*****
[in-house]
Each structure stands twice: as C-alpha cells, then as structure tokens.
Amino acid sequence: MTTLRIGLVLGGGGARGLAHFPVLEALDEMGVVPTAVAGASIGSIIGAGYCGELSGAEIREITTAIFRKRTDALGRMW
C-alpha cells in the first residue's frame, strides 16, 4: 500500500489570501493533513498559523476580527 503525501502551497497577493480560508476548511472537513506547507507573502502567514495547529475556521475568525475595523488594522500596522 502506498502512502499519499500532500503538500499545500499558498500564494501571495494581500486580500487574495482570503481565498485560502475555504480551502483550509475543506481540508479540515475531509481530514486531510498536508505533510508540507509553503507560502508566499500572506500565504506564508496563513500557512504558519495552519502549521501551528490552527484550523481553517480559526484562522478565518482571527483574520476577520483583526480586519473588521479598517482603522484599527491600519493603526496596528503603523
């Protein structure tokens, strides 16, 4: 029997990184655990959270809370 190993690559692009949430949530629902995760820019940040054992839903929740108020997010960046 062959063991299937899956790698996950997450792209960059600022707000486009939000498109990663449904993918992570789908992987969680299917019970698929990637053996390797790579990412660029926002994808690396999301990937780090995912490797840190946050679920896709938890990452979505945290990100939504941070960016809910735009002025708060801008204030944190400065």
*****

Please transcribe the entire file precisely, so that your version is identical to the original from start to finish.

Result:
[in-house]
Each structure stands twice: as C-alpha cells, then as structure tokens.
Amino acid sequence: MTTLRIGLVLGGGGARGLAHFPVLEALDEMGVVPTAVAGASIGSIIGAGYCGELSGAEIREITTAIFRKRTDALGRMW
C-alpha cells in the first residue's frame, strides 16, 4: 500500500489570501493533513498559523476580527 503525501502551497497577493480560508476548511472537513506547507507573502502567514495547529475556521475568525475595523488594522500596522 502506498502512502499519499500532500503538500499545500499558498500564494501571495494581500486580500487574495482570503481565498485560502475555504480551502483550509475543506481540508479540515475531509481530514486531510498536508505533510508540507509553503507560502508566499500572506500565504506564508496563513500557512504558519495552519502549521501551528490552527484550523481553517480559526484562522478565518482571527483574520476577520483583526480586519473588521479598517482603522484599527491600519493603526496596528503603523
């Protein structure tokens, strides 16, 4: 029997990184655990959270809370 190993690559692009949430949530629902995760820019940040054992839903929740108020997010960046 062959063991299937899956790698996950997450792209960059600022707000486009939000498109990663449904993918992570789908992987969680299917019970698929990637053996390797790579990412660029926002994808690396999301990937780090995912490797840190946050679920896709938890990452979505945290990100939504941070960016809910735009002025708060801008204030944190400065």